Just about the most popular type of tool watch there’s, no true enthusiast’s collection is complete without a minumum of one dive watch.
Dive or divers’ watches are a few of the most frequent in the industry. Often regarded as the archetypal sports watch, dive watches are all useful tools which have a rich aesthetic background. The combination of those elements, which appeal to both the scientific and artistic mindsets, has resulted in a diverse corner of watchmaking, replete with business classics. You need only imagine horological stalwarts such as the Rolex Submariner, the Omega Seamaster, or even the IWC Aquatimer to find a strong idea of the genre’s ubiquity throughout the world of watchmaking.
But while we could all pretty much say we all know one when we see one, what must a genuine dive watch need to set it apart from the rest of the genres?
Though they’ve been around since the fifties, getting evermore widespread as recreational Scuba diving captured the public imagination (helped along with a specific fictional secret agent), official standards for what really constituted a dip watch weren’t laid down till 1996.
It was then that the International Organization for Standardization drew up a pair of foundation guidelines for what these timepieces were and were not needed to perform, which were given the catchy title of ISO 6425.
For an eye to”officially” be regarded as a dive watch, it must pass a series of evaluations based on these criteria. Only those models that successfully fulfilled those demands were then permitted to incorporate the word’Diver’ in their dials. ISO doesn’t perform this evaluation itself (any brand that states its watch has been analyzed by ISO is attempting to pull one on you).
Instead, this duty falls at the feet of the brand. A new can perform this evaluation in-house or cover an external individual to test it for them. While the latter route may have more credibility for its guaranteed lack of prejudice, many major Maisons choose to carry out the test themselves, and the kind of reputations we-re discussing here — brands like Rolex and Omega watches — are far outside repute in this regard.
图 There’s not any requirement for them to achieve that. Some might see it as braggadocios, others may see it as stating the obvious, while it is possible some (those companies that have been producing well-regarded diving gear for decades before the establishment of the ISO 6425) don’t believe that they must dance to the song of some johnny-come-lately.
However, as several watches had been used for diving for around 40 decades beforehand with no issues, there are plenty of pieces out there which satisfy all the standards which do not have the term visible anywhere–the Rolex Submariner being the most obvious and famous case.
Likewise, there are also models that look, smell and sound like a dive watch which, officially at any rate, are not.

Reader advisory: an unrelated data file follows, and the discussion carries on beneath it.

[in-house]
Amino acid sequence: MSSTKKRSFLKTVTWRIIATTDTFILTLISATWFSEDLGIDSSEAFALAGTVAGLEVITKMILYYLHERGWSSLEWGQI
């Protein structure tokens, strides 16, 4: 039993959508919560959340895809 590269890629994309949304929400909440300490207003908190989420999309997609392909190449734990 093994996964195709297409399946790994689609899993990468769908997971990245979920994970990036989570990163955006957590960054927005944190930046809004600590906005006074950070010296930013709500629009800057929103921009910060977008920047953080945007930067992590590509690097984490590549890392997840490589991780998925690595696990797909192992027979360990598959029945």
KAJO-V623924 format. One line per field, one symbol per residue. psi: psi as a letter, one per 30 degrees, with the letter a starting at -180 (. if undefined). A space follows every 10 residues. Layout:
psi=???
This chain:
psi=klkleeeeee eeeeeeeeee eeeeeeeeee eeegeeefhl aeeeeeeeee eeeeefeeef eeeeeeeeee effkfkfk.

So, what would be the principal criteria of the ISO 6425 and why should you care? Is it all unnecessary marketing garbage into the guy on the street, or is there some concrete benefit to owning a wristwatch that was designed to endure at least 100 meters beneath the sea once you (presumably) live on dry land?
The ISO’s tests cover an entire raft of aspects which are very important to the safe time of a dive; from being robust enough to withstand the increase in pressure to actually being readable at the reduced light underwater.
Again, it’s important to not forget that ISO simply lays down the principles, they don’t physically examine themselves–that is down to the individual manufacturers.
Thus, what does the procedure entail?
Firstly, the watch has to be water resistant to a depth of at least 100m, or 330ft. While that’s far beyond the bounds of what anyone but the most specialized technical diver will achieve, the excess requirement is to await the extra pressure caused by the diver’s motion. As all watches are analyzed in an artificial, stationary environment, in addition to with brand-new gaskets and completely pristine cases, the additional rating is used to compensate for the postings in states.
The case must be made from a material able to withstand the galvanic corrosive effects of seawater, and when metal, have a bracelet constructed of a metal with similar properties. For the most part, that implies either 316L or, in Rolex’s instance, 904L stainless steel.
Chemical immunity sounds cool, but for a watch used and retained in regular atmospheric conditions, it should be largely unnecessary. This test, which simulates the saltwater you’d find in the sea, is designed to assess the watch’s immunity to rust. In other words, a contemporary watch on dry land shouldn’t rust. A bronze watch may patina (which is not a world away from fancy rust), but you knew that already. A contemporary 316L or 904L stainless steel timepiece just does not have to be worried about sudden and undesirable oxidization.
Next, all dive watches, whether mechanical or digital, have to have some kind of apparatus to allow the wearer to measure elapsed timeup to a hour. Typically, for mechanical watches, this can be taken care of by a rotating bezel.
Perhaps the most immediately identifiable physical trait of a dive watch is its rotating timing bezel. This is an extremely critical part of the dive watch DNA since it enables a diver to watch for how long they’ve been submerged. Without this, the tragedy could occur. Should a diver misjudge how long they’ve been underwater, they might underestimate their immersion time, leading to decompression sickness — better known as”the bends” among those from the diving area.